SB: I think for most of us it isn’t too hard to think of those “worst case” scenarios. “What if?” is a question we all grapple with and for me, I find answers to those questions through story. I carried this morbid fascination with the question of what happens when you lose your partner—in this case a spouse—in mid-life? If we’re lucky, life is long, and inevitably, all of us experience loss. How do we cope and move on with hope and happiness? Well, that’s what I wanted to explore in this book.

MG: In many ways, your novel is a middle-aged coming-of-age story. It’s also about reinventing yourself as an adult. Did you learn anything new about yourself during the writing process?

SB: That’s such an interesting question. I discovered through writing this book that I am what’s called a “plotter,” not a “pantser.” A plotter is someone who outlines or creates some sort of a plan before sitting down to write a scene or chapter. Pantsers do exactly what the name implies—they write by the seat of their pants. I can’t do that without writing my way into a hole. I need an outline, if only to save me from myself!

MG:  This novel digs into the relationship between mothers and daughters. You have a daughter, was writing about mother-daughter relationships hard? What was the hardest scene to write?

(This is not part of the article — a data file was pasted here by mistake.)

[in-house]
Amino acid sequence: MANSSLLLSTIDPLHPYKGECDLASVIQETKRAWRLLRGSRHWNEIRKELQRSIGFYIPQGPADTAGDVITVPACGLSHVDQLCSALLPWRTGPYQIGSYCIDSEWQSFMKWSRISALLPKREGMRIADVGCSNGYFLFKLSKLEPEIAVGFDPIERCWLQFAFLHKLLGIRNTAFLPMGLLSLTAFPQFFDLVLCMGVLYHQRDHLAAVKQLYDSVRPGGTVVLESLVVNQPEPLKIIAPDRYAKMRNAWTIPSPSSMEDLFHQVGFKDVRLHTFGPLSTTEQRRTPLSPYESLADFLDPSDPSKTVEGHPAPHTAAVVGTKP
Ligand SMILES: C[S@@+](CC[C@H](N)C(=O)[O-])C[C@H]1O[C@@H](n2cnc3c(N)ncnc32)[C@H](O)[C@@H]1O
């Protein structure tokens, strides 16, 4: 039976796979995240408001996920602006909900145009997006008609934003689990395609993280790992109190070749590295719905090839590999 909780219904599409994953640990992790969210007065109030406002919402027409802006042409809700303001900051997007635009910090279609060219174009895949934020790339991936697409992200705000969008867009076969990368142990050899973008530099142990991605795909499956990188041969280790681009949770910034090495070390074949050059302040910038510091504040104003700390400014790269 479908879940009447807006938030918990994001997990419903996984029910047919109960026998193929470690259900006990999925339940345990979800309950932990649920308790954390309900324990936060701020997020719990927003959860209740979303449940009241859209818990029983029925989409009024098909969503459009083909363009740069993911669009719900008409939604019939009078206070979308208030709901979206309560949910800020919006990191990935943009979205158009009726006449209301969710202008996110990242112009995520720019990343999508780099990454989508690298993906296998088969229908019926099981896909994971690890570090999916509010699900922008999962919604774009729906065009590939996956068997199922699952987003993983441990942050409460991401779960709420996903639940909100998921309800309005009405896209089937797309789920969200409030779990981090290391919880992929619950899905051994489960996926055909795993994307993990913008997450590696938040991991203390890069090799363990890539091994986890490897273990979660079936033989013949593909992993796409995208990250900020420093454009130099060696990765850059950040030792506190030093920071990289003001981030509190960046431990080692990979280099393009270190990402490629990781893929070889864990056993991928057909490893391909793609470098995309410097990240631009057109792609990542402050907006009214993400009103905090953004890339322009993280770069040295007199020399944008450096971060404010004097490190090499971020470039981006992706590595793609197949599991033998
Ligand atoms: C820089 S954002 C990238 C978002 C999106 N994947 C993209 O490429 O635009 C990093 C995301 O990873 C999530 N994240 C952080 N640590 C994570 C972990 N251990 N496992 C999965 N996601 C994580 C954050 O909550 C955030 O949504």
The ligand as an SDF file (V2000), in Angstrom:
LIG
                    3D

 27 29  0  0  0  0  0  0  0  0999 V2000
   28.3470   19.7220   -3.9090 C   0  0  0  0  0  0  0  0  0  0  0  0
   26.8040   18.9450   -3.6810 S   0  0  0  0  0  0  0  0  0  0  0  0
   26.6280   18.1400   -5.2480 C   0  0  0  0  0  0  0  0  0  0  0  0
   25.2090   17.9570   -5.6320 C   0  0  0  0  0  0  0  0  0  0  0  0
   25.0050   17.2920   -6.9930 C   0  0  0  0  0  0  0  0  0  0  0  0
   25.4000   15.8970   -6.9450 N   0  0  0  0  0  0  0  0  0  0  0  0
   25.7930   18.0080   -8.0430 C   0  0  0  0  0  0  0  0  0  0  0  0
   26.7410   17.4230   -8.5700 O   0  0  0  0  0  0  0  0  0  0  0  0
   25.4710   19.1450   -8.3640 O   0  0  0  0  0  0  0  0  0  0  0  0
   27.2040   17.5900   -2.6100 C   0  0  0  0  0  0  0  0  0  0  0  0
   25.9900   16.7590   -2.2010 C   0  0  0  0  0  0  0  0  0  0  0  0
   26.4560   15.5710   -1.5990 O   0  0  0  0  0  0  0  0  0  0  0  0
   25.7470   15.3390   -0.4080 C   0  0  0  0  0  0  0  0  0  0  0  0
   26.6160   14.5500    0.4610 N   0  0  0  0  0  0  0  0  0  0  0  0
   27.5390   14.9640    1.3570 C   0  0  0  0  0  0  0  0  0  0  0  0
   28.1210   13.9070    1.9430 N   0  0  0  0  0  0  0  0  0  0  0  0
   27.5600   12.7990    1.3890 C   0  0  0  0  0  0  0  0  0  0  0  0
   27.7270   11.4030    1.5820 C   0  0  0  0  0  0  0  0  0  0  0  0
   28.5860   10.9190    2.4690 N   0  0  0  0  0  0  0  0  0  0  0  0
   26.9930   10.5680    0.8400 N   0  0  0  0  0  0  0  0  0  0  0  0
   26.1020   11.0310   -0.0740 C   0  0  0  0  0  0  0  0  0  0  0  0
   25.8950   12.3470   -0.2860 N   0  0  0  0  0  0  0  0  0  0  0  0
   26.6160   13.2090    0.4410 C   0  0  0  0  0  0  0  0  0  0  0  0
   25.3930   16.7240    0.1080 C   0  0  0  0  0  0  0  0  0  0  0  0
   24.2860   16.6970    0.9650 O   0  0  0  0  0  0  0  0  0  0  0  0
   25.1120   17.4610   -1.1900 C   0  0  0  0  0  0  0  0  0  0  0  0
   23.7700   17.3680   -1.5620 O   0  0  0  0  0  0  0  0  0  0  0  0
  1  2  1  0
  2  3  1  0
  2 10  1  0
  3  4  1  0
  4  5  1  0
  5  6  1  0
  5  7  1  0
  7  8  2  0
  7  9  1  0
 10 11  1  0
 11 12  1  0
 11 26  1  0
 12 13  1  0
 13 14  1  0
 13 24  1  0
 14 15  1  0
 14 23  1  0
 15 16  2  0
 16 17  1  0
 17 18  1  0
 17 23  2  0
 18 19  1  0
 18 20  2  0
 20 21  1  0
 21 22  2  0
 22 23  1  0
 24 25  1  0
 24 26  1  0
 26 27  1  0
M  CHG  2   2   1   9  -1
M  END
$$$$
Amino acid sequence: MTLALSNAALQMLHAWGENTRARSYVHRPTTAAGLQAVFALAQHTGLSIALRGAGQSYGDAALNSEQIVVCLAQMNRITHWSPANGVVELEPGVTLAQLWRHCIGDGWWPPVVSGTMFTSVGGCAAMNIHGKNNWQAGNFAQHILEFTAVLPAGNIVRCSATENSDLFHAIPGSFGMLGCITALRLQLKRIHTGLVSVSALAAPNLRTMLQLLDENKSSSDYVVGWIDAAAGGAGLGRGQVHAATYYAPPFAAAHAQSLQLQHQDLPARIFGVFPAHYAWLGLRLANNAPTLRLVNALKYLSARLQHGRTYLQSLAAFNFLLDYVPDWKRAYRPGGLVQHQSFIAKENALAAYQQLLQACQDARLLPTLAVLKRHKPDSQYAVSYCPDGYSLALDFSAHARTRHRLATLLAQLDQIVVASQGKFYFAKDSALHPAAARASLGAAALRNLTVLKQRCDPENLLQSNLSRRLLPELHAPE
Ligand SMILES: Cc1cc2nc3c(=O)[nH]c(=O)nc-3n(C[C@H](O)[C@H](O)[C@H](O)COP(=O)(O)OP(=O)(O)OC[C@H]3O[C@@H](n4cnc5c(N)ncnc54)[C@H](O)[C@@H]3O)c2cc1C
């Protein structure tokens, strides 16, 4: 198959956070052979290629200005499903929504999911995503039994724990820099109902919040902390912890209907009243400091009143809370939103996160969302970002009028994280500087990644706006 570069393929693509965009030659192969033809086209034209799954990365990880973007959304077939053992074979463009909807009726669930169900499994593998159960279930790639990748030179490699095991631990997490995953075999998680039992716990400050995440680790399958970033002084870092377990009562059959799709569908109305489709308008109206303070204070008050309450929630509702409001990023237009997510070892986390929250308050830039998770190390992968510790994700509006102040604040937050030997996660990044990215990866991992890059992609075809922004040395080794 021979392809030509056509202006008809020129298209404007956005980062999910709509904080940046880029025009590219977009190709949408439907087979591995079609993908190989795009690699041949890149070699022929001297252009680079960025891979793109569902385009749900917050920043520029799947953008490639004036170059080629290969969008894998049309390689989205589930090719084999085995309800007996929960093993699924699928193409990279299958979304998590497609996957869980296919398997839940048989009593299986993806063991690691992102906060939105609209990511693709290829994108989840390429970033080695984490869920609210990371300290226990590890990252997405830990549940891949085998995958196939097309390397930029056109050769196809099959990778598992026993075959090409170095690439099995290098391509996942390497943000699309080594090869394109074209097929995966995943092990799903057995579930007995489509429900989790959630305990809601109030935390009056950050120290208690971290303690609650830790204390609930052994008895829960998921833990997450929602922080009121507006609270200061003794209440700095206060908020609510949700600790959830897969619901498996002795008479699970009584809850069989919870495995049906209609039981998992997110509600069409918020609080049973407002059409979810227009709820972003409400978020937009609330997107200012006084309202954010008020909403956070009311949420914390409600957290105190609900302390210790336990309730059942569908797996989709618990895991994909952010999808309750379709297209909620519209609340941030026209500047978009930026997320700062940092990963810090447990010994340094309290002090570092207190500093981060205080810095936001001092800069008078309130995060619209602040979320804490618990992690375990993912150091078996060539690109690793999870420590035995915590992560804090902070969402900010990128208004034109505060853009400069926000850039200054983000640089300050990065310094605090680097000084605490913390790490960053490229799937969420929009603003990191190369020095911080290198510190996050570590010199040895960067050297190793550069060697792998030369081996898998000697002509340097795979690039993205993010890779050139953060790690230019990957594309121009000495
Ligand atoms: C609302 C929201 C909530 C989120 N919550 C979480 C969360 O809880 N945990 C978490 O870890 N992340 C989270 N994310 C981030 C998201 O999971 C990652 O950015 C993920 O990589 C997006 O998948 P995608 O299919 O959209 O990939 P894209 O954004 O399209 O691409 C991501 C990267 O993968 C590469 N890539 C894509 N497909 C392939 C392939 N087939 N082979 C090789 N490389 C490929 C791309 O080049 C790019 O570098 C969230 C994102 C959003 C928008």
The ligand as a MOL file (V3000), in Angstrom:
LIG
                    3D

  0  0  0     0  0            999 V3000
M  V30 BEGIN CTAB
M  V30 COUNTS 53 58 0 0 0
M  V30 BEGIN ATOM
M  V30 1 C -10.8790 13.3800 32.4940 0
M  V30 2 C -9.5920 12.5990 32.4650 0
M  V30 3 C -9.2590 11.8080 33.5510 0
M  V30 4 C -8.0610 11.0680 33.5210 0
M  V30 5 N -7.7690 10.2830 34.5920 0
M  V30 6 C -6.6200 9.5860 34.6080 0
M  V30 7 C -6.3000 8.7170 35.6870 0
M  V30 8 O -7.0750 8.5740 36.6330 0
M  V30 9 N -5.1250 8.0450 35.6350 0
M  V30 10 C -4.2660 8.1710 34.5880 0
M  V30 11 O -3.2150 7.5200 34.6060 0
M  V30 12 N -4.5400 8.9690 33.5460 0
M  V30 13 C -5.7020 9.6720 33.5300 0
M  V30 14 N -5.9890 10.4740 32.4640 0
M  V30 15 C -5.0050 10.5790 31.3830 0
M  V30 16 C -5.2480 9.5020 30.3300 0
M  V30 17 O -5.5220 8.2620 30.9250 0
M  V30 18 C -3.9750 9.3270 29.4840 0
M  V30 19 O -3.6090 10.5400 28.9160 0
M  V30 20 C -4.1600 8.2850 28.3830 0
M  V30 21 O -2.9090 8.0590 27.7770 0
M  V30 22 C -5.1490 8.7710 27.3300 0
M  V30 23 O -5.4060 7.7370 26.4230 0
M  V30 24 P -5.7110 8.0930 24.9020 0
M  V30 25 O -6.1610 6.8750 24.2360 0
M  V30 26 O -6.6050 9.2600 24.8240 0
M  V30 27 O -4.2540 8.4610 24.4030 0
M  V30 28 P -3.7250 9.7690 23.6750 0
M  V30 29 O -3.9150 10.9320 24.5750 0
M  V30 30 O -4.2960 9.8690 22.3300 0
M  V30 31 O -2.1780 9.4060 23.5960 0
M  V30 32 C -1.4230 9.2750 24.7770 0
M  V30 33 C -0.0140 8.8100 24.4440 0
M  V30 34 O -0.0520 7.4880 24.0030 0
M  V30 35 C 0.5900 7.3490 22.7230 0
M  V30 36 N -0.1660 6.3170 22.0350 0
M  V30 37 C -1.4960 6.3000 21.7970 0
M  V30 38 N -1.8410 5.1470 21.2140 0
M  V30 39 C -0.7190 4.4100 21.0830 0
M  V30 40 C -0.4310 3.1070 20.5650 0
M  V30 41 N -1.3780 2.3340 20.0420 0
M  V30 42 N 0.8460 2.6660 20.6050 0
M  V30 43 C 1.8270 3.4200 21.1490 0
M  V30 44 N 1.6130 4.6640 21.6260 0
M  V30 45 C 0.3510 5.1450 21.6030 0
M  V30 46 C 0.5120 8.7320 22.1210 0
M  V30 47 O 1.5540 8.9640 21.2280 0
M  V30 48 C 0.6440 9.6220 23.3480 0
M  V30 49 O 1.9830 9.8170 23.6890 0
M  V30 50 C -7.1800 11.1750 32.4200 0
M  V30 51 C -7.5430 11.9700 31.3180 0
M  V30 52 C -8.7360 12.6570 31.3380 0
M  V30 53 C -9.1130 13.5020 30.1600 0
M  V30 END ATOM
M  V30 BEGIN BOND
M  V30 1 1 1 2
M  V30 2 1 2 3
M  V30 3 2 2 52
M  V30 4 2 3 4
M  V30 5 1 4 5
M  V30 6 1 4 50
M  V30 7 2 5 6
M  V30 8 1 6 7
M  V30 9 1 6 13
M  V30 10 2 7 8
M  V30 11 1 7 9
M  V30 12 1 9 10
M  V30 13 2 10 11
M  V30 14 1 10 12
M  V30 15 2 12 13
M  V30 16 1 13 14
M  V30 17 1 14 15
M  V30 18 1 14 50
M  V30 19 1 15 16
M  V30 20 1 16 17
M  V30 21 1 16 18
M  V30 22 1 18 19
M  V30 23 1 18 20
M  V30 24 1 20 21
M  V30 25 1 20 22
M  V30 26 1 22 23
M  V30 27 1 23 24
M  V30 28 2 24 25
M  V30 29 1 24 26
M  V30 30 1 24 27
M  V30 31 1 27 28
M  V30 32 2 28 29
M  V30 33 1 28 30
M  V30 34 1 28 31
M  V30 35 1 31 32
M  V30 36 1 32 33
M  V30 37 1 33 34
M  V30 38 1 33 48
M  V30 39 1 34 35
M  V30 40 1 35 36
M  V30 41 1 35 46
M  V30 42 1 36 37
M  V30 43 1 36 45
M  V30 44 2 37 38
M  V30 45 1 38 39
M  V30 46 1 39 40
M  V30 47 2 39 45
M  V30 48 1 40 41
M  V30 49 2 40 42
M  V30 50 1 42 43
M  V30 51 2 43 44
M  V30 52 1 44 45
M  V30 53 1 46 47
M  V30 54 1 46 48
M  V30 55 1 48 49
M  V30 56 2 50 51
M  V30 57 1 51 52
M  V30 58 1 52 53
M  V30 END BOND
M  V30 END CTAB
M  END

SB: My daughter was a tween when I wrote Designer You, so I didn’t have the full teenager experience firsthand, which I think was a good thing. That gave me some distance and ensured I was not writing about my daughter or my relationship with her. But I know what those relationships look and feel like. I was also a teenage daughter once, too, back in the Dark Ages. Relationships between moms and their teenage daughters are so varied and wonderful and unpredictable and complicated and terrifying. I think the toughest scenes to write were the ones where both Pam and Grace are being stubborn and digging their heels in. It takes a while for them to listen to each other, which was hard to write. I loved them, but I had to put them through the wringer.

MG: Where did the whole DIY idea come from and is this a subject that you know a lot about? If not, what kind of research did you do for this book?

SB: I love design and DIY, but am terrible at it. In my family, several members have the “eye,” meaning, they can walk into a room and know exactly what furniture needs to go where, what paint or wallpaper should cover the walls, what the lighting could make the best of the space. That “eye” missed me. I have no talent or skill when it comes to design and I kind of hoped that some of that knowledge might rub off on me if I wrote about it. I did a ton of research—DIY shows, magazines, blogs—which was super fun to dig into. And I have friends who are architects and designers who gave me advice on some of the more technical details in the book. But in the end, I’m still just as hopeless as when I started.

MG: It’s been so nice chatting with you.  Thank you so much for joining us today.

Sarahlyn Bruck lives in Philadelphia with her husband and daughter. She is the author of Designer You, published by Crooked Cat Books. She has an MA in English from Cal State Los Angeles and teaches writing and literature as an associate professor at a local community college. She also coaches writers for Author Accelerator.

Designer You is Sarahlyn’s debut novel, and she is hard at work on her next book. Learn more at